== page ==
[Page 25, title & line 1] Manila Capital city of the Philippine Islands, famous for its tobacco.
[Page 25, lines 1 to 3] “Much care had made him very lean and pale and hollow-eyed” Misquotation from Thomas Hood (1799-1845). “The Dream of Eugene Aram” (1829) – last two lines of fifth stanza describing the usher: “Much study had made him very lean, and pale and leaden-ey’d”. [ORG]
[Page 25, lines 5 to 17] Stinkadores Magnificosas, Cuspidors Imperiallissimos, Oysters of the East Three imaginary names for brands of cigars. [ORG]
[Page 26, line 8] in quod slang for being in prison. 17th Century, origin unknown. (Oxford Encyclopaedic English Dictionary).
[Page 26, line 11] godown a warehouse for goods and stores. The word is in constant use in the Chinese ports as well as in India. Derived from Malayan gadong. The earliest equivalent example quoted in Hobson-Jobson is of Gudam in 1513.
[Page 26, line 15] piece goods Fabrics made and sold in standard lengths. Also called ‘yard goods’.
[Page 26, line 15] cotton prints cotton piece goods printed with decorative patterns.
[Page 27, line 1] bales a bundle of merchandise, tightly wrapped and usually bound with cord.
[Page 27, line 2 et seq] low saddles Kipling almost certainly meant a staddle, a platform or framework supporting a rick. (Oxford Encyclopaedic English Dictionary).
[Page 27, line 2] ricks stacks of hay or wheat, etc.
[Page 27, line 12] weed slang for tobacco, dating from 1606. Early objectors to tobacco included King James I of England (1566-1625) who in 1604 wrote “A Counterblaste to Tobacco”, and in 1617 Dr William Vaughn who wrote the following verse:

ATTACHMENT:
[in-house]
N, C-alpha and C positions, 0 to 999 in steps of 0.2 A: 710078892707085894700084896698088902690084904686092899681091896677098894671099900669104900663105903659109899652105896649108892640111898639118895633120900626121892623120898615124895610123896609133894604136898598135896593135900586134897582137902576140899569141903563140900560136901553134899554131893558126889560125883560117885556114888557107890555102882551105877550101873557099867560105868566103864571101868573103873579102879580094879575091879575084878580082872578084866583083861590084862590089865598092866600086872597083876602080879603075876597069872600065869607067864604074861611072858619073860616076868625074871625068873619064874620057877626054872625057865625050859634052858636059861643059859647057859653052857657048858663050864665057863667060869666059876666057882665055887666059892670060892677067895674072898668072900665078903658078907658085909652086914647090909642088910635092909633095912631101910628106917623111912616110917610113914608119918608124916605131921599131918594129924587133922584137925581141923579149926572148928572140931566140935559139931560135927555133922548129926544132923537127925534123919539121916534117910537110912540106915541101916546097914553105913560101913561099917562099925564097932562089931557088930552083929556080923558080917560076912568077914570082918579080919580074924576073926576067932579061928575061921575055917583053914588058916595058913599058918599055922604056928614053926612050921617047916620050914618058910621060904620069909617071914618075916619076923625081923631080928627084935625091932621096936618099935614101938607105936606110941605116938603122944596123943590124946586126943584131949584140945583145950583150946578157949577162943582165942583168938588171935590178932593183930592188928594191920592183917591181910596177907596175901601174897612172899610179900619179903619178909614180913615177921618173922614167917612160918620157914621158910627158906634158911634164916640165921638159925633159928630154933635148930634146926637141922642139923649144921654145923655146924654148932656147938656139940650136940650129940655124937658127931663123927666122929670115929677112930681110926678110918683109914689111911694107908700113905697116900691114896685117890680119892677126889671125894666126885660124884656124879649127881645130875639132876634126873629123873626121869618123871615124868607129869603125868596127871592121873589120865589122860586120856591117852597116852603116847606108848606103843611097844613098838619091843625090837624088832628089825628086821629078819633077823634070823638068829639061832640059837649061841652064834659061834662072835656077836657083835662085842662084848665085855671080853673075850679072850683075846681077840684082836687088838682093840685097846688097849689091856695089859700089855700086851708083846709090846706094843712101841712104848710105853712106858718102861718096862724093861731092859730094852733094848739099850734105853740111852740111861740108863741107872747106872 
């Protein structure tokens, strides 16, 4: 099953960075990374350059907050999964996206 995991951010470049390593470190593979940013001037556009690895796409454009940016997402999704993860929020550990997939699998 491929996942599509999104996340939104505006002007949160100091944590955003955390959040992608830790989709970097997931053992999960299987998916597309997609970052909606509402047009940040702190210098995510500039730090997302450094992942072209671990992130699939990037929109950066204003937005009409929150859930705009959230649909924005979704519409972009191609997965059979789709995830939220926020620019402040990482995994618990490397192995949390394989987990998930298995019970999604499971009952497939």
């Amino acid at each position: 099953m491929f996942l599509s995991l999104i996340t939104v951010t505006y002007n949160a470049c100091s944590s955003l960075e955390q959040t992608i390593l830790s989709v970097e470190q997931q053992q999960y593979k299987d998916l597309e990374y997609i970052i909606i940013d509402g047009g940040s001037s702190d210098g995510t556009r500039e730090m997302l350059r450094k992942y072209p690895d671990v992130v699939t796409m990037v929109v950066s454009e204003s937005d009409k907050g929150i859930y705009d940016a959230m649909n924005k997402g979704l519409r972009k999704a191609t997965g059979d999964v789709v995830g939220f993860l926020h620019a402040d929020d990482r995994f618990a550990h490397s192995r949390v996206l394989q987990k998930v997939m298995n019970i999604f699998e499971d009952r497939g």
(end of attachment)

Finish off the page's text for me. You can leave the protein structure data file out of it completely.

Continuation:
Tobacco, that outlandish weed
It spends the brain, and spoiles the seede
It dulls the spirite, it dims the sight
It robs a woman of her right.
[Page 27, line 18] Guarda Civile Civil Guard (Police) in Spanish.
[Page 27, line 20] bobbies English slang for policemen, named for Sir Robert Peel (1788-1850) who in 1829 reorganised the way that London was policed.
[Page 27, line 22] machete a heavy Spanish knife, usually 18 to 24 inches long, used both as a tool and a weapon. One side is ground down to an edge.
[Page 27, line 22] dirk a short sword or long dagger, 12 to 18 inches in length. Some varieties of dirk were sharpened on one edge only, like a sword, others on both edges.
[Page 28, line 20] lambasted thrashed, or beat severely.
[Page 30, line 14] ticket-of-leave a licence to leave prison before expiry of sentence, but with certain restrictions on one. (The Chambers Dictionary).
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